Shortly after the end of every month throughout 2012, I am reporting on how an array of PV solar panels, owned by friends of ours, has performed in rural Aberdeenshire. This will be of limited interest to most of you, I know, but it fills a huge gap in the information available to prospective solar-panel buyers.
Everyone I know who has installed solar-panel arrays has said how scarce was real-life information on how much electricity a solar-panel array could actually generate in Scotland. The Energy Saving Trust has a helpful website, but even that is wary of giving a definitive answer on likely returns from the investment.
That is no surprise; there are so many variables (hours of sunshine, roof pitch, geographic latitude, panel efficiency, compass direction, tree cover) that it is impossible to say exactly what power savings and tariff earnings will be.
This leaves the way open for installers to provide the guidelines and some, in the obvious interests of a sale, are a little more ambitious in their projections than others.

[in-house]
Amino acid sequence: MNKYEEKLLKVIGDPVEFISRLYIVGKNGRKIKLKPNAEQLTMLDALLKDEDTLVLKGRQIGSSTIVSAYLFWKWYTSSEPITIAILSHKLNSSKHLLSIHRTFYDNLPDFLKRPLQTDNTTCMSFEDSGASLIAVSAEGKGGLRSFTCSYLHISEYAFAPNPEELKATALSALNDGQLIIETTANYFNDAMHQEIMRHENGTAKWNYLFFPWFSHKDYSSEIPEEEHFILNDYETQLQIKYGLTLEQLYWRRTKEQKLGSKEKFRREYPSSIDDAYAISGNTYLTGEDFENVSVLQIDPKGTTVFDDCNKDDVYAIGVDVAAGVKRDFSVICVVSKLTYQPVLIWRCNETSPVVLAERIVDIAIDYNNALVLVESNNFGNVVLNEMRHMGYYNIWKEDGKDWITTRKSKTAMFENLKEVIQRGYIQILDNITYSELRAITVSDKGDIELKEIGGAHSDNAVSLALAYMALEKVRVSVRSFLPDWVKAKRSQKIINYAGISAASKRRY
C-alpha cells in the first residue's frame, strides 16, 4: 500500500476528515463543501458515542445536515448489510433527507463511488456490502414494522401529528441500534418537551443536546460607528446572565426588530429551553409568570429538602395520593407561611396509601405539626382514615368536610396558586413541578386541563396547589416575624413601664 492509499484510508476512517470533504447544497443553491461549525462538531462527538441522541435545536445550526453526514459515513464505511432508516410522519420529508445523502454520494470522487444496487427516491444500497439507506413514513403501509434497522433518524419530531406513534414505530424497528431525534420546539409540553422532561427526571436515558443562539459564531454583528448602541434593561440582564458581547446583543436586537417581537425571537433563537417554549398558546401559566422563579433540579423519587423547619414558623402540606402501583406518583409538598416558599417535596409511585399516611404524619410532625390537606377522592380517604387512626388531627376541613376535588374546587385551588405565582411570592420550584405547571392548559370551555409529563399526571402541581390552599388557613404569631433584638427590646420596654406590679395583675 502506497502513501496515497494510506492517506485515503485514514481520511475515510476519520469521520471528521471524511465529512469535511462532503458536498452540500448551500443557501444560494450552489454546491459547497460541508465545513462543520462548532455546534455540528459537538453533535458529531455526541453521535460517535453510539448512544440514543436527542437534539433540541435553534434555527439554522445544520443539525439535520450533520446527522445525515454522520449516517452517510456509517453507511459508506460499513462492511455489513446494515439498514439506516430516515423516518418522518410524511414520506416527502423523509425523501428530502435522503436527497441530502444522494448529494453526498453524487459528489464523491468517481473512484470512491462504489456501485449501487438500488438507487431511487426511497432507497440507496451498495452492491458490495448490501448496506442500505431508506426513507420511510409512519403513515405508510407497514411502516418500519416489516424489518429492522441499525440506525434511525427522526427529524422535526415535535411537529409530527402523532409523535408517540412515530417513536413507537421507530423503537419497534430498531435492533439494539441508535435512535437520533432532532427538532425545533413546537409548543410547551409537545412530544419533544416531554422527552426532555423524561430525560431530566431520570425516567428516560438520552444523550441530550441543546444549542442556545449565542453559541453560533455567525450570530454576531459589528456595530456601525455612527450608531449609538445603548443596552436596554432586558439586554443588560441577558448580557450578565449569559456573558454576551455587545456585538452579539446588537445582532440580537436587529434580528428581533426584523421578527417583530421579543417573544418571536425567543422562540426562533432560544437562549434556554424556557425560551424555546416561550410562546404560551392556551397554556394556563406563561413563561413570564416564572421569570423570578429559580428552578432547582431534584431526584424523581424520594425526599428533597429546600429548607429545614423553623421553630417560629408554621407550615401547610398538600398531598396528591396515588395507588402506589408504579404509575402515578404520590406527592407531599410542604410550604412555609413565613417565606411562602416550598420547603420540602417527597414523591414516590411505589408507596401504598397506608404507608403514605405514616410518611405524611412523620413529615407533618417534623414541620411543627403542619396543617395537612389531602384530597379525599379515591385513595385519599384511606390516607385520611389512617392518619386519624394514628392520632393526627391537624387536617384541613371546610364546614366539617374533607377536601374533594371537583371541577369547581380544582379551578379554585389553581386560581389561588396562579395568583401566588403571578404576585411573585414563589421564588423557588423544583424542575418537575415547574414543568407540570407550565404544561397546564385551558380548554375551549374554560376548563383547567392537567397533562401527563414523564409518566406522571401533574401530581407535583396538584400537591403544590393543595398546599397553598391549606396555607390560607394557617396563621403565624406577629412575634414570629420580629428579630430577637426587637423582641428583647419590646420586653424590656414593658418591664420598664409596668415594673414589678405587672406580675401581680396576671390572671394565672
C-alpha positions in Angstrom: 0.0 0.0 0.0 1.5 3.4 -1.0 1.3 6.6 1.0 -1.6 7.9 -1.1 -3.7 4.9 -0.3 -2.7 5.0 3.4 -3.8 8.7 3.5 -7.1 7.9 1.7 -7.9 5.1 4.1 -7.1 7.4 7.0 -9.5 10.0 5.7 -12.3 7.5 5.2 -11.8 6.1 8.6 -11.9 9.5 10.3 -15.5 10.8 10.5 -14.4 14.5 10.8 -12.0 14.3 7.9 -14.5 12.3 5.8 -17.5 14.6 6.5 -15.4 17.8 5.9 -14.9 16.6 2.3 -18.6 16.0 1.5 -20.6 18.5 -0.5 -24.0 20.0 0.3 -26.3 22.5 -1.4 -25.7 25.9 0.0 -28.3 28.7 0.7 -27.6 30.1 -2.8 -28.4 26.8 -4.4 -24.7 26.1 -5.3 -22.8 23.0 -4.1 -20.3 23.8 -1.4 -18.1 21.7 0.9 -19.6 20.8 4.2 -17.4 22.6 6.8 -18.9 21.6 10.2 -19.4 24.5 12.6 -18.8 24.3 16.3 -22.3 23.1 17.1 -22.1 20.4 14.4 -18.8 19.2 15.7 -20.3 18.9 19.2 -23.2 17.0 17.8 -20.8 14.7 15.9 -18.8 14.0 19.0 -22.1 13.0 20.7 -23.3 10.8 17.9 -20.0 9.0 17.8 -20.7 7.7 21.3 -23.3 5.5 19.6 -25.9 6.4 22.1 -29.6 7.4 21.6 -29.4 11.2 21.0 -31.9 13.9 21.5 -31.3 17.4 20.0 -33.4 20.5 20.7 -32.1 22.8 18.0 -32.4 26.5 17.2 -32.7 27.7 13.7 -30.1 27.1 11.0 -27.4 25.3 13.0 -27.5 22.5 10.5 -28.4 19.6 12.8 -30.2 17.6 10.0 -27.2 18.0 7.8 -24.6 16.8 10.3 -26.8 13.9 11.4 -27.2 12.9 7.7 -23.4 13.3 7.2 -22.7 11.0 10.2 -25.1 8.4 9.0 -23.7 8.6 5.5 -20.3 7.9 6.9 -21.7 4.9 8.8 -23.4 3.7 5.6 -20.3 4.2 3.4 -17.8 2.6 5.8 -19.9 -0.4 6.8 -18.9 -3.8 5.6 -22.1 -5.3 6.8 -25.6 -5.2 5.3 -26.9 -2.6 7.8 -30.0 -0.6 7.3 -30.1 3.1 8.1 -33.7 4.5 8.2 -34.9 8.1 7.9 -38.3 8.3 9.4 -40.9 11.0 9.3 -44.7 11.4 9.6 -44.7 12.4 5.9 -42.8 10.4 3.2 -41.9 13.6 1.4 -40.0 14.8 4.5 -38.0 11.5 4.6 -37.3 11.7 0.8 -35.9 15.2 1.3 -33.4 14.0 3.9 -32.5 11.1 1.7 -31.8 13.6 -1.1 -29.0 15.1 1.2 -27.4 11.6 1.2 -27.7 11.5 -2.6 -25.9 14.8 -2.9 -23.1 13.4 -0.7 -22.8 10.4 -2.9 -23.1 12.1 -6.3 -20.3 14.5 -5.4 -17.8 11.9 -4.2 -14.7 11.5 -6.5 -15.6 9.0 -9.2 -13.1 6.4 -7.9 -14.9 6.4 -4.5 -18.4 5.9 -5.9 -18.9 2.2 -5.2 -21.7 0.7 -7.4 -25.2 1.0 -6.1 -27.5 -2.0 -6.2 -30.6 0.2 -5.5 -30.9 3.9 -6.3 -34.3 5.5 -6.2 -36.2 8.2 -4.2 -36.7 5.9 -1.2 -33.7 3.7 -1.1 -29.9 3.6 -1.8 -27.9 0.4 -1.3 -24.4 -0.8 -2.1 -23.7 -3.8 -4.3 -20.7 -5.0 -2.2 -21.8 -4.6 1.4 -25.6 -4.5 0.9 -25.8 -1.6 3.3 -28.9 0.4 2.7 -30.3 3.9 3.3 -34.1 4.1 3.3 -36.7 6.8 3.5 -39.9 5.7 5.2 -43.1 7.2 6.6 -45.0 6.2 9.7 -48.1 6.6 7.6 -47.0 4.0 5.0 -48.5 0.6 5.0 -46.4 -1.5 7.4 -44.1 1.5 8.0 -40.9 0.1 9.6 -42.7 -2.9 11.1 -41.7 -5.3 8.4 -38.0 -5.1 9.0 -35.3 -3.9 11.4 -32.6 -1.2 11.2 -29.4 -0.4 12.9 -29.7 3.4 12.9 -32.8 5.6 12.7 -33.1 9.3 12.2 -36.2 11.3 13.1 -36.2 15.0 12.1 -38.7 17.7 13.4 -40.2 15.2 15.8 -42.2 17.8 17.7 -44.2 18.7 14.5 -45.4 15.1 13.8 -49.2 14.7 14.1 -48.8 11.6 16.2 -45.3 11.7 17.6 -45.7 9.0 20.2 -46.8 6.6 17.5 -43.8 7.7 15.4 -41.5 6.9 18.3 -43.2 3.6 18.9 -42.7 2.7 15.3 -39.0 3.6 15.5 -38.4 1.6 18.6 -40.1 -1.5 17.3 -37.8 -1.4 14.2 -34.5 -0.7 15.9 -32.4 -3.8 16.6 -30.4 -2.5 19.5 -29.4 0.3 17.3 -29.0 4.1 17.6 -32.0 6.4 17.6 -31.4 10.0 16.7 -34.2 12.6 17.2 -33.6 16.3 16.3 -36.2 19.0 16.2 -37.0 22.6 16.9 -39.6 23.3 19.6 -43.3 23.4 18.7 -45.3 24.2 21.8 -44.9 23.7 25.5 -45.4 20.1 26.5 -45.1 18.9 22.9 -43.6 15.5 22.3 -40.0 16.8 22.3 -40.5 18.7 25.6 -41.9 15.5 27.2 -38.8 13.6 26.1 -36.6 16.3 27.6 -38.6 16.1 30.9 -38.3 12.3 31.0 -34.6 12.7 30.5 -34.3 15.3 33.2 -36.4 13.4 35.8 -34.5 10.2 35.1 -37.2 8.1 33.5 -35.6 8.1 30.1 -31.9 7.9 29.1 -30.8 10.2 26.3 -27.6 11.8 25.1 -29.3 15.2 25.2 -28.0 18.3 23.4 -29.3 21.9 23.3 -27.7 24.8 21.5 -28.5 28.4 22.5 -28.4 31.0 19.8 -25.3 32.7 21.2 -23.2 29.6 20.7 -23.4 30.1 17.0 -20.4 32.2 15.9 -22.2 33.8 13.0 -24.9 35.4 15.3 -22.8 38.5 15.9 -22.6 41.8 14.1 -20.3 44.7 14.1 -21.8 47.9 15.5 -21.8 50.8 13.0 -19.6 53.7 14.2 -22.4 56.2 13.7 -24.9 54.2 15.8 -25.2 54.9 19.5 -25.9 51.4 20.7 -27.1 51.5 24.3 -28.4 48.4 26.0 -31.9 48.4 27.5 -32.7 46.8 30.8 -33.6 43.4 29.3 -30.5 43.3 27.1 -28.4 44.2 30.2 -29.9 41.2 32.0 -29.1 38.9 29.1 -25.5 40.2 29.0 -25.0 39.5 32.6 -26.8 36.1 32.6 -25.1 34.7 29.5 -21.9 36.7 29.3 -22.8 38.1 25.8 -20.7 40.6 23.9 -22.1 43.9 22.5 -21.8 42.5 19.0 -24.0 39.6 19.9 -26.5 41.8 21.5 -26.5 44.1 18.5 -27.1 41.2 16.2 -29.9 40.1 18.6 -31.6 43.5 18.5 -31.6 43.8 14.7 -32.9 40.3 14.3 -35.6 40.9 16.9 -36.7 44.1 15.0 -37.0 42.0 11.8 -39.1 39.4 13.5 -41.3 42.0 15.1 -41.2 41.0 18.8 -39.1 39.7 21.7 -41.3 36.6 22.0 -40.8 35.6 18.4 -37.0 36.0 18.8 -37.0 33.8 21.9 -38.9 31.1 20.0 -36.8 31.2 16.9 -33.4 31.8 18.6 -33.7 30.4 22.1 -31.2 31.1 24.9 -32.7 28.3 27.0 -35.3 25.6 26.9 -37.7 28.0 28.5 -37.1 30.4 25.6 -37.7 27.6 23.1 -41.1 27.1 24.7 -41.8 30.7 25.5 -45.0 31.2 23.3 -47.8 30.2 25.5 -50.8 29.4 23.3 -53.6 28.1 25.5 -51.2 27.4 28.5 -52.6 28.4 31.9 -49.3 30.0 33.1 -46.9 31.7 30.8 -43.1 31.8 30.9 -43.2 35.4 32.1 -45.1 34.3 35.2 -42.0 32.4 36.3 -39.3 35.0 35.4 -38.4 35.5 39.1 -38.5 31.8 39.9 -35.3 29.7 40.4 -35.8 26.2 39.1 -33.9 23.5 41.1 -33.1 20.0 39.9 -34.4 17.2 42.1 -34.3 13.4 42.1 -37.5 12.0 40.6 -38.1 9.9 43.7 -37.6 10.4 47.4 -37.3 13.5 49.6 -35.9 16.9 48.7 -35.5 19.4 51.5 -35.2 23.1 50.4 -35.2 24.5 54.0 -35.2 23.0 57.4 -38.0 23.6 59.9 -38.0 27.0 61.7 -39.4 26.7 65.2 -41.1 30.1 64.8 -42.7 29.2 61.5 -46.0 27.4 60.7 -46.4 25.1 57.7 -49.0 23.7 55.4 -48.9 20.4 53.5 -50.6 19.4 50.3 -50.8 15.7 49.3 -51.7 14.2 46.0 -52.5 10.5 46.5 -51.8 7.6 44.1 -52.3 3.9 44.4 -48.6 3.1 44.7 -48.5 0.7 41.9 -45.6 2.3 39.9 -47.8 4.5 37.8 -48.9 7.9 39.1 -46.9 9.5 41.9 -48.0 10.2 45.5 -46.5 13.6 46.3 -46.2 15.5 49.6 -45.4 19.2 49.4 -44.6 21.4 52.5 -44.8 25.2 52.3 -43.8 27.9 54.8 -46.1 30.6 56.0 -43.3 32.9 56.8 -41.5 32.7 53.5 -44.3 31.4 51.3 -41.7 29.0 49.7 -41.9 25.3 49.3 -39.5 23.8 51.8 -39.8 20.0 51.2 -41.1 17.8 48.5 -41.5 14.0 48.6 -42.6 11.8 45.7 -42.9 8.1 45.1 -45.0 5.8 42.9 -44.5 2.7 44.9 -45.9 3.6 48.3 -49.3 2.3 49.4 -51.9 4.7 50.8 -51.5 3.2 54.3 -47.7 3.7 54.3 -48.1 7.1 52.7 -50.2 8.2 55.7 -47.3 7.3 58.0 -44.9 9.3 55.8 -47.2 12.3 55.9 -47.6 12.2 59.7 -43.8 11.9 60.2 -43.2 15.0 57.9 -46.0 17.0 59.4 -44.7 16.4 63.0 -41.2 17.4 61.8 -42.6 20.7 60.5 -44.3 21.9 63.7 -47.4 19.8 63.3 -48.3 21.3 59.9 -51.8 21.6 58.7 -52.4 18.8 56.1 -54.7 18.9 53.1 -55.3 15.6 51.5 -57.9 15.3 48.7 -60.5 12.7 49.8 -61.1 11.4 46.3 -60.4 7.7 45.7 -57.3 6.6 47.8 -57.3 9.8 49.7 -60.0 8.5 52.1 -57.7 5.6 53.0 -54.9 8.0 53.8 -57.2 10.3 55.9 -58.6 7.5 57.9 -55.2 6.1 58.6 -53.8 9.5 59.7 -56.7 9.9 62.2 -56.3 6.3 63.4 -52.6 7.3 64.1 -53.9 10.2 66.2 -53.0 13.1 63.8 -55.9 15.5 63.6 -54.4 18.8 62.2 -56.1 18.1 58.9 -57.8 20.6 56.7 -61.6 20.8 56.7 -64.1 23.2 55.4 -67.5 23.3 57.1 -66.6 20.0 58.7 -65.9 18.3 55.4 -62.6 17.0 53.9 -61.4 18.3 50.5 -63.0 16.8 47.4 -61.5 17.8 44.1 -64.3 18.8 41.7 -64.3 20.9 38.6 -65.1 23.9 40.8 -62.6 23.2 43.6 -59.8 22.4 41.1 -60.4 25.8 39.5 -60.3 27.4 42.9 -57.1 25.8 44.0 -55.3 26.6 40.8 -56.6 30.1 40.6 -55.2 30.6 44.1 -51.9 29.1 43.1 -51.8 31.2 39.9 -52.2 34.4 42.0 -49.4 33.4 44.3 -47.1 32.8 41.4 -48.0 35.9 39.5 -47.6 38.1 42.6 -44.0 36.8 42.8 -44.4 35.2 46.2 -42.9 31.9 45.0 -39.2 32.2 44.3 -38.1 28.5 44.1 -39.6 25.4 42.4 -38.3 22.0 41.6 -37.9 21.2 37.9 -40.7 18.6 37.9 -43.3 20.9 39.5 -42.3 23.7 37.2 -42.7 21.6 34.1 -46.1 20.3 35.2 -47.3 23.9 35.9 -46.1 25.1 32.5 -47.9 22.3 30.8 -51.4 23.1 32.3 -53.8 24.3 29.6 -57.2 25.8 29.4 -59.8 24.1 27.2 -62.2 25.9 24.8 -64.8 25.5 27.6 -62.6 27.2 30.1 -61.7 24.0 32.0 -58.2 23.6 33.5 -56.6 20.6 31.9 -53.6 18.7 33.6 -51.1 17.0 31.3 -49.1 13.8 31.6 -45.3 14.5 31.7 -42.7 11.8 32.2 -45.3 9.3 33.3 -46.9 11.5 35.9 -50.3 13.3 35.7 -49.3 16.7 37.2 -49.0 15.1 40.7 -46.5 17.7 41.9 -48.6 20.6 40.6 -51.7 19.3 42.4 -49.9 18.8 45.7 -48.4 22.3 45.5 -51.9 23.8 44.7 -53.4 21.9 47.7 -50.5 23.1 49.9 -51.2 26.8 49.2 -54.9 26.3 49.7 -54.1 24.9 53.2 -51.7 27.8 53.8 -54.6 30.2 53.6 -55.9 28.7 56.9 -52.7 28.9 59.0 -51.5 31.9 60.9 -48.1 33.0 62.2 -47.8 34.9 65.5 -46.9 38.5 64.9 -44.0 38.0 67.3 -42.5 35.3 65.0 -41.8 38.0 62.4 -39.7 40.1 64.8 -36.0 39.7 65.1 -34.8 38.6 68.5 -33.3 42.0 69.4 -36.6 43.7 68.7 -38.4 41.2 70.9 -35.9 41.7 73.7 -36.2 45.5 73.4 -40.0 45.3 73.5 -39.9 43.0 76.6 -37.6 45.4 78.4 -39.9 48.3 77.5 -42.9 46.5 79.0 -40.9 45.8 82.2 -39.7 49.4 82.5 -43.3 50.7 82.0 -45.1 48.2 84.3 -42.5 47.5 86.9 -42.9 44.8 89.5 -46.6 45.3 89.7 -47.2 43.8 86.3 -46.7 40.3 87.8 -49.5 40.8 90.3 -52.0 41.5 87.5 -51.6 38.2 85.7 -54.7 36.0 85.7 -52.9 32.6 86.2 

This is why we’ll track the performance of this array through the year. It will offer a real-life example of what a PV solar-panel array can do beneath the chill, grey skies of North-east Scotland. We’re now four months in.
Size of array: 16 panels
Array capacity: 3.95kW
Type of panel: Samsung 247
Co-ordinates of installation: 57N, 03W
Compass direction: 165S (180S is the ideal)
Roof pitch: 30 degrees (30 degrees is the ideal)
Shade: 10-metre birch trees at 30 metres. Leaf budding.
April average noon temperature: 7.0C
April average number of daylight generating hours: 12hr 07min
April weather: seven days’ sunshine, 22 days overcast, one day of snow.
April units generated: 205.0
Jan-Apr total units generated: 639.7
Manufacturer’s rated annual output for this array: 3,600 units
The array needs to generate 200 units a month to break even on installation cost (£12,600), plus the loss of investment returns had the money not been spent. Woefully bad weather in April (a day of blizzards in the first week and constant driving rain and dark skies in the final two weeks) depressed the generation figures. Longer daylight hours compensated slightly, but the array barely broke even, at 205.0 units.
It is becoming clearer that solar panels would be impossible to justify without feed-in tariffs. Home-owners need the Government paybacks per unit generated to make panels financially viable. Solar arrays don’t generate enough usable electricity in the UK for power savings alone to cover the cost of buying and installing them.
• With thanks to Anne and George for allowing us to share their figures.